A couple were preparing to renovate their home, once owned by the Tudors, when they found a huge mural depicting King Henry VIII. This discovery dazzled researchers as there were no original paintings or portraits of it left, since the last known was in Whitehall Palace, but it was lost when a fire destroyed it in 1698.
How did the mural get there? To begin with, say that it was painted around the 16th century and belonged to the house of the Tudor family chaplain, Thomas cramer, whom the king appointed Archbishop of Canterbury in 1532 and on May 23, 1533 he made his first great decision, annulled the king's marriage to Catherine of Aragon, which allowed Enrique to marryAnne Boleyn.
«Cramer could have done it as a tribute to Henry VIII«, Expressed Michael Liversidge, the former Head of the Department of History at the University of Bristol, adding that it is'a discovery of enormous importance and significance«.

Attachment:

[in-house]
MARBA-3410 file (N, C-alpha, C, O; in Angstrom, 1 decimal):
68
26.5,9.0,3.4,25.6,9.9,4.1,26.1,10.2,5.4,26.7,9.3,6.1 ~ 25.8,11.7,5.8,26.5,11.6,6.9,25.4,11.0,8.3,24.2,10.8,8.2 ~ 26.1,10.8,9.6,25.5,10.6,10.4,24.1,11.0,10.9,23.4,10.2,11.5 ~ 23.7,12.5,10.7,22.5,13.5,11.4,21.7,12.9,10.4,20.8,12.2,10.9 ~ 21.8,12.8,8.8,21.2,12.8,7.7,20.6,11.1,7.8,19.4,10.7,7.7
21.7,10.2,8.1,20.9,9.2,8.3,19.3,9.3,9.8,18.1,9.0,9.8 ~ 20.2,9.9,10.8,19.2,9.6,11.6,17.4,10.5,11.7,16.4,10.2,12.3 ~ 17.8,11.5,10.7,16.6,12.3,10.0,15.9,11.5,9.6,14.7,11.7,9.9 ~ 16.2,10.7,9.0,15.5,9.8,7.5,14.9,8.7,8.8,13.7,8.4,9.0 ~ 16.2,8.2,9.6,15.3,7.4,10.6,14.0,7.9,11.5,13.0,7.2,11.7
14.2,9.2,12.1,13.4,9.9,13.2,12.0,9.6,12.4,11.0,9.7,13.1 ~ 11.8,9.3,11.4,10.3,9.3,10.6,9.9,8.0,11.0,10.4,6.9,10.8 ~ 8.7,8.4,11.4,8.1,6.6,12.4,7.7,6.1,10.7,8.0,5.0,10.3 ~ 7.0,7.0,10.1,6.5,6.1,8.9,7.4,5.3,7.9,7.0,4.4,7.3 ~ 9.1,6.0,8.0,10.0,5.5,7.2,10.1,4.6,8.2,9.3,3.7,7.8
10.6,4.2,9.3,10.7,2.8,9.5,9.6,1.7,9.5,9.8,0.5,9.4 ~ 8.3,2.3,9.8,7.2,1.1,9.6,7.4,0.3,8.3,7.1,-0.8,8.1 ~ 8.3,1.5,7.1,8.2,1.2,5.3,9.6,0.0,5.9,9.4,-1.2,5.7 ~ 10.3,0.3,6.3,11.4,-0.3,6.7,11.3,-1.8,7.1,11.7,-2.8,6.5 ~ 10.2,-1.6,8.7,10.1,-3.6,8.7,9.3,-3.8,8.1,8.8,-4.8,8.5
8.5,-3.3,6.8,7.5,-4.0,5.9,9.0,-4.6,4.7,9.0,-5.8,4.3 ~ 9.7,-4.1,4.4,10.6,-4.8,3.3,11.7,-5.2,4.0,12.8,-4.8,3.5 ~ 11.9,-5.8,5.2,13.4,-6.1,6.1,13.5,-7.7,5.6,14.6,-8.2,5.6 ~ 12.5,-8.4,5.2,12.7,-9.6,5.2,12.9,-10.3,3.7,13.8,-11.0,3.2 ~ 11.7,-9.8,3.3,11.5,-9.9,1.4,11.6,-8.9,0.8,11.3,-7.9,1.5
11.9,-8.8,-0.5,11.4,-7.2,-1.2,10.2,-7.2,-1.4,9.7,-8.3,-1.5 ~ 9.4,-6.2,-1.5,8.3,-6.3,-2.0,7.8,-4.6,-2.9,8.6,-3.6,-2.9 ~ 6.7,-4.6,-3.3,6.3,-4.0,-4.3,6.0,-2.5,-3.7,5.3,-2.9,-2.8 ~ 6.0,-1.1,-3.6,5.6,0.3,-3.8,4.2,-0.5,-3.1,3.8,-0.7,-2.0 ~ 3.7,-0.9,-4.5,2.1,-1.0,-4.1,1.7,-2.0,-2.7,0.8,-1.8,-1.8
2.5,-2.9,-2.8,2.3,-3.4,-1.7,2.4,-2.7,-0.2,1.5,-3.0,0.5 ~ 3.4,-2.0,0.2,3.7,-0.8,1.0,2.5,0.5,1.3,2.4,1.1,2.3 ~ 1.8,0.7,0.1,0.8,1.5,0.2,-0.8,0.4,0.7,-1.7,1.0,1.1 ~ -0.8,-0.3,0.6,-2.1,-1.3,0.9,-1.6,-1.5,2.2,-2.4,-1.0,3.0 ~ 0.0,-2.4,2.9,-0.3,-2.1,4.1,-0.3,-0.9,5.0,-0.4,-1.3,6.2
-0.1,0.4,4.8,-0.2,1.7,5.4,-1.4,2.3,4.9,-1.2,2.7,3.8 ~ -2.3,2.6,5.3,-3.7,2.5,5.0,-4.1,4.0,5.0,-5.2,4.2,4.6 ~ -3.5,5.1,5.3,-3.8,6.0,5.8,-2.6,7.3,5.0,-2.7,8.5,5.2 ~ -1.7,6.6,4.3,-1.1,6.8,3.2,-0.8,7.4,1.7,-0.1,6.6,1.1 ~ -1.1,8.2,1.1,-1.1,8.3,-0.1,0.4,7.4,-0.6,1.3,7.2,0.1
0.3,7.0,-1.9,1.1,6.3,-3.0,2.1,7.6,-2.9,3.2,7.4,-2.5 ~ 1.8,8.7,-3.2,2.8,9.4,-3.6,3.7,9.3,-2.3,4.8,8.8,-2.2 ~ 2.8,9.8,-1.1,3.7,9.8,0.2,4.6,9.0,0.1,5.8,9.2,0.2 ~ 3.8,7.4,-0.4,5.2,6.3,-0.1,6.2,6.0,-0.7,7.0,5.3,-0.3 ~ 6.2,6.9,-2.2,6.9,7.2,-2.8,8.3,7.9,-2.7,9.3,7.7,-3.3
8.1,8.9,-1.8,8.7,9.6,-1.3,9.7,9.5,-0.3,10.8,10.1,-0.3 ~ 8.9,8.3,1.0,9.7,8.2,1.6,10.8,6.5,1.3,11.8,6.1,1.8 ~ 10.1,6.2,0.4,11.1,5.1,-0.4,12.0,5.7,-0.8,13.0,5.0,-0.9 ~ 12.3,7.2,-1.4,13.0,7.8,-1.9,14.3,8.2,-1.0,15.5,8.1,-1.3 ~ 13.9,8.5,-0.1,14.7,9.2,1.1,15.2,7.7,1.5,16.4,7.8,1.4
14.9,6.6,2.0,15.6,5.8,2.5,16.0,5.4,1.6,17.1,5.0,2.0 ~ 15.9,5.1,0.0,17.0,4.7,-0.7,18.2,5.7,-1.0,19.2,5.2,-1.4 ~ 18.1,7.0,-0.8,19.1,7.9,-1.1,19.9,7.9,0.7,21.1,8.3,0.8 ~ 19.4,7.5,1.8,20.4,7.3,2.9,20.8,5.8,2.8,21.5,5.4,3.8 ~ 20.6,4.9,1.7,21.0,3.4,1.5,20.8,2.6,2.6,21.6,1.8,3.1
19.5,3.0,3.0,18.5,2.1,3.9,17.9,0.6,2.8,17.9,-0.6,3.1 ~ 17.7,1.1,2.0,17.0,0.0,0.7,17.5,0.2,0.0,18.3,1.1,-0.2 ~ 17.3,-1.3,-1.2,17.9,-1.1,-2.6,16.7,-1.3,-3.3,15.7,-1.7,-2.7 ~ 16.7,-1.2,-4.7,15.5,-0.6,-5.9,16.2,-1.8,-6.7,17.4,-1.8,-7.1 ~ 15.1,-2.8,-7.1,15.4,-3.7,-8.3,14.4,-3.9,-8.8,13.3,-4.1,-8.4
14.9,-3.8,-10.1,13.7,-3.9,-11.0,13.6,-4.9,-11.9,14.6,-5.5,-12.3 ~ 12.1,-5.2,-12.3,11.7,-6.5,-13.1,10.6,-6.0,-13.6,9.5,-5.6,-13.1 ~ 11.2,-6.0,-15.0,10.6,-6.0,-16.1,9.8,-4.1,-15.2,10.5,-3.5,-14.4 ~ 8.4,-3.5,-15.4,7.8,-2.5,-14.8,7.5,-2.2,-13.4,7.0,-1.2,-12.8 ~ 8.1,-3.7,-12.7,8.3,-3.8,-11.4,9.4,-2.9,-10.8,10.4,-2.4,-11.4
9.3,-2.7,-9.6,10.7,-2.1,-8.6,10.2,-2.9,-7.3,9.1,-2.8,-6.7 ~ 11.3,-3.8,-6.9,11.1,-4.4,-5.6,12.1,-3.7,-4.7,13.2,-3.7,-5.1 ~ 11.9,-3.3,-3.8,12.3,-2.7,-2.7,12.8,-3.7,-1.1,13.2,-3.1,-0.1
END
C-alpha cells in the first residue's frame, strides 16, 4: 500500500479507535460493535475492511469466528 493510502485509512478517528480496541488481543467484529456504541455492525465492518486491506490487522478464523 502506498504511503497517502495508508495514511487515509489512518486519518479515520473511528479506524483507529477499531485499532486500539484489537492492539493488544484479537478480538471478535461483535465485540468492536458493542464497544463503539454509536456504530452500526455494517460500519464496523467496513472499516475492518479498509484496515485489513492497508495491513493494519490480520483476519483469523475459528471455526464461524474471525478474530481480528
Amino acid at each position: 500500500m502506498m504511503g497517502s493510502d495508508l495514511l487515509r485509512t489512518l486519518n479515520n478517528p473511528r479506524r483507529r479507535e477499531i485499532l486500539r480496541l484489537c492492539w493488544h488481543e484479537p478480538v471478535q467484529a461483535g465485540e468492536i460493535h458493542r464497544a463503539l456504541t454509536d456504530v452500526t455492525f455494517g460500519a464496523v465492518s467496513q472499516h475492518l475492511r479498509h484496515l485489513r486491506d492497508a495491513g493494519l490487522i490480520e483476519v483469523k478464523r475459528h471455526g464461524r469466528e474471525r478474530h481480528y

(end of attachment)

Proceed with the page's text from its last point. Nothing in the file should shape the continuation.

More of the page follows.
The BBC page has published a video about the mural, in addition to having images of this important discovery.
After studying History at the University and after many previous tests, Red Historia was born, a project that emerged as a means of dissemination where you can find the most important news of archeology, history and humanities, as well as articles of interest, curiosities and much more. In short, a meeting point for everyone where they can share information and continue learning.